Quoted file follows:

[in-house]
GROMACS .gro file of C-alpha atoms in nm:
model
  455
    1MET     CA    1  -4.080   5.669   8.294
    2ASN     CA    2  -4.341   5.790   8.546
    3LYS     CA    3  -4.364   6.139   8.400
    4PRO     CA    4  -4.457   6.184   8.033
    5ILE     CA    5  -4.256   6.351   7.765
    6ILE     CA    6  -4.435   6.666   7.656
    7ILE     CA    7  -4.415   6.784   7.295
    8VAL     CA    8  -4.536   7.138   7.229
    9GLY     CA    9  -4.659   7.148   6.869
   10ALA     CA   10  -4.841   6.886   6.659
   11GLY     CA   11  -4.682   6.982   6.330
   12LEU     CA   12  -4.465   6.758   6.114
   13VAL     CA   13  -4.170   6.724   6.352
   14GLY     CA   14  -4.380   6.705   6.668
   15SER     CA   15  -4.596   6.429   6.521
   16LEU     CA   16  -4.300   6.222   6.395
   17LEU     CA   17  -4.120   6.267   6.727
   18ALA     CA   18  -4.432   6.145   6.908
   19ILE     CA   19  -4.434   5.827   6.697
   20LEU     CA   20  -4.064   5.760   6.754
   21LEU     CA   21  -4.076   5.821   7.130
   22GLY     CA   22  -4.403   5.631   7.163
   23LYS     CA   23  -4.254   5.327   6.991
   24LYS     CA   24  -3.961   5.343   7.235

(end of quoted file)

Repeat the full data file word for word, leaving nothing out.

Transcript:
[in-house]
GROMACS .gro file of C-alpha atoms in nm:
model
  455
    1MET     CA    1  -4.080   5.669   8.294
    2ASN     CA    2  -4.341   5.790   8.546
    3LYS     CA    3  -4.364   6.139   8.400
    4PRO     CA    4  -4.457   6.184   8.033
    5ILE     CA    5  -4.256   6.351   7.765
    6ILE     CA    6  -4.435   6.666   7.656
    7ILE     CA    7  -4.415   6.784   7.295
    8VAL     CA    8  -4.536   7.138   7.229
    9GLY     CA    9  -4.659   7.148   6.869
   10ALA     CA   10  -4.841   6.886   6.659
   11GLY     CA   11  -4.682   6.982   6.330
   12LEU     CA   12  -4.465   6.758   6.114
   13VAL     CA   13  -4.170   6.724   6.352
   14GLY     CA   14  -4.380   6.705   6.668
   15SER     CA   15  -4.596   6.429   6.521
   16LEU     CA   16  -4.300   6.222   6.395
   17LEU     CA   17  -4.120   6.267   6.727
   18ALA     CA   18  -4.432   6.145   6.908
   19ILE     CA   19  -4.434   5.827   6.697
   20LEU     CA   20  -4.064   5.760   6.754
   21LEU     CA   21  -4.076   5.821   7.130
   22GLY     CA   22  -4.403   5.631   7.163
   23LYS     CA   23  -4.254   5.327   6.991
   24LYS     CA   24  -3.961   5.343   7.235